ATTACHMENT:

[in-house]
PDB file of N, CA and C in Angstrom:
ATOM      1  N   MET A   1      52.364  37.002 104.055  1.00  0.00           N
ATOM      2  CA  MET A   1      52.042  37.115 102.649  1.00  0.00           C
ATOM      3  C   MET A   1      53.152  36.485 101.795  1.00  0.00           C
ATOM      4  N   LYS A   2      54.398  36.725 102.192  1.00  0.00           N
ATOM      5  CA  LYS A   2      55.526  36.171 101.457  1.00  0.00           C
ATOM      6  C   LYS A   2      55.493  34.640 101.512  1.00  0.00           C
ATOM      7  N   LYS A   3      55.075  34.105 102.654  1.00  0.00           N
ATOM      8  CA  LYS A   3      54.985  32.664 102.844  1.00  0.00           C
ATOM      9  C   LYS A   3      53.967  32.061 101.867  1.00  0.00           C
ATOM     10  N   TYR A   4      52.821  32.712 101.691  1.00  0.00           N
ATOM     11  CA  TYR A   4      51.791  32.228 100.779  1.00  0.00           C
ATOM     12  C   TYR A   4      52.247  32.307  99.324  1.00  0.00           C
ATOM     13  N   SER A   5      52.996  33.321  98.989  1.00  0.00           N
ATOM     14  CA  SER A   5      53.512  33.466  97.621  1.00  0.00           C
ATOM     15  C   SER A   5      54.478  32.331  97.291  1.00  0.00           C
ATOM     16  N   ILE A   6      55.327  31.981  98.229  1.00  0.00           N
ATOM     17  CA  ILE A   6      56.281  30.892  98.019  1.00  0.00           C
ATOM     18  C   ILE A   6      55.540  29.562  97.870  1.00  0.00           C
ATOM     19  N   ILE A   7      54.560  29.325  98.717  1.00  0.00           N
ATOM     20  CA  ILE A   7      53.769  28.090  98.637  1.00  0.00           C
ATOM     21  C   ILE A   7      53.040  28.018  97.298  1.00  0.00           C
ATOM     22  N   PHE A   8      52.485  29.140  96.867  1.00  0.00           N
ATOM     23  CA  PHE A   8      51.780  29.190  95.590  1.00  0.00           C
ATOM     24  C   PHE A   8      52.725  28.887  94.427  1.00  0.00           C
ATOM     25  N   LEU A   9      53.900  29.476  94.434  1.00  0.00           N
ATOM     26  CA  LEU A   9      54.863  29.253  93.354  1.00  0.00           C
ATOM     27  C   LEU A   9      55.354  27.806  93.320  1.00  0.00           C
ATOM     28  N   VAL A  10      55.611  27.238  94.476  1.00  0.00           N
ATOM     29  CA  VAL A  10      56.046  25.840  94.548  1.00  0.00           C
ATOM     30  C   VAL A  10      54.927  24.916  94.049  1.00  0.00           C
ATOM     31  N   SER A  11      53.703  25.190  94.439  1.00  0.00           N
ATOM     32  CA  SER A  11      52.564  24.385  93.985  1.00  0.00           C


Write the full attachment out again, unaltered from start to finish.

[in-house]
PDB file of N, CA and C in Angstrom:
ATOM      1  N   MET A   1      52.364  37.002 104.055  1.00  0.00           N
ATOM      2  CA  MET A   1      52.042  37.115 102.649  1.00  0.00           C
ATOM      3  C   MET A   1      53.152  36.485 101.795  1.00  0.00           C
ATOM      4  N   LYS A   2      54.398  36.725 102.192  1.00  0.00           N
ATOM      5  CA  LYS A   2      55.526  36.171 101.457  1.00  0.00           C
ATOM      6  C   LYS A   2      55.493  34.640 101.512  1.00  0.00           C
ATOM      7  N   LYS A   3      55.075  34.105 102.654  1.00  0.00           N
ATOM      8  CA  LYS A   3      54.985  32.664 102.844  1.00  0.00           C
ATOM      9  C   LYS A   3      53.967  32.061 101.867  1.00  0.00           C
ATOM     10  N   TYR A   4      52.821  32.712 101.691  1.00  0.00           N
ATOM     11  CA  TYR A   4      51.791  32.228 100.779  1.00  0.00           C
ATOM     12  C   TYR A   4      52.247  32.307  99.324  1.00  0.00           C
ATOM     13  N   SER A   5      52.996  33.321  98.989  1.00  0.00           N
ATOM     14  CA  SER A   5      53.512  33.466  97.621  1.00  0.00           C
ATOM     15  C   SER A   5      54.478  32.331  97.291  1.00  0.00           C
ATOM     16  N   ILE A   6      55.327  31.981  98.229  1.00  0.00           N
ATOM     17  CA  ILE A   6      56.281  30.892  98.019  1.00  0.00           C
ATOM     18  C   ILE A   6      55.540  29.562  97.870  1.00  0.00           C
ATOM     19  N   ILE A   7      54.560  29.325  98.717  1.00  0.00           N
ATOM     20  CA  ILE A   7      53.769  28.090  98.637  1.00  0.00           C
ATOM     21  C   ILE A   7      53.040  28.018  97.298  1.00  0.00           C
ATOM     22  N   PHE A   8      52.485  29.140  96.867  1.00  0.00           N
ATOM     23  CA  PHE A   8      51.780  29.190  95.590  1.00  0.00           C
ATOM     24  C   PHE A   8      52.725  28.887  94.427  1.00  0.00           C
ATOM     25  N   LEU A   9      53.900  29.476  94.434  1.00  0.00           N
ATOM     26  CA  LEU A   9      54.863  29.253  93.354  1.00  0.00           C
ATOM     27  C   LEU A   9      55.354  27.806  93.320  1.00  0.00           C
ATOM     28  N   VAL A  10      55.611  27.238  94.476  1.00  0.00           N
ATOM     29  CA  VAL A  10      56.046  25.840  94.548  1.00  0.00           C
ATOM     30  C   VAL A  10      54.927  24.916  94.049  1.00  0.00           C
ATOM     31  N   SER A  11      53.703  25.190  94.439  1.00  0.00           N
ATOM     32  CA  SER A  11      52.564  24.385  93.985  1.00  0.00           C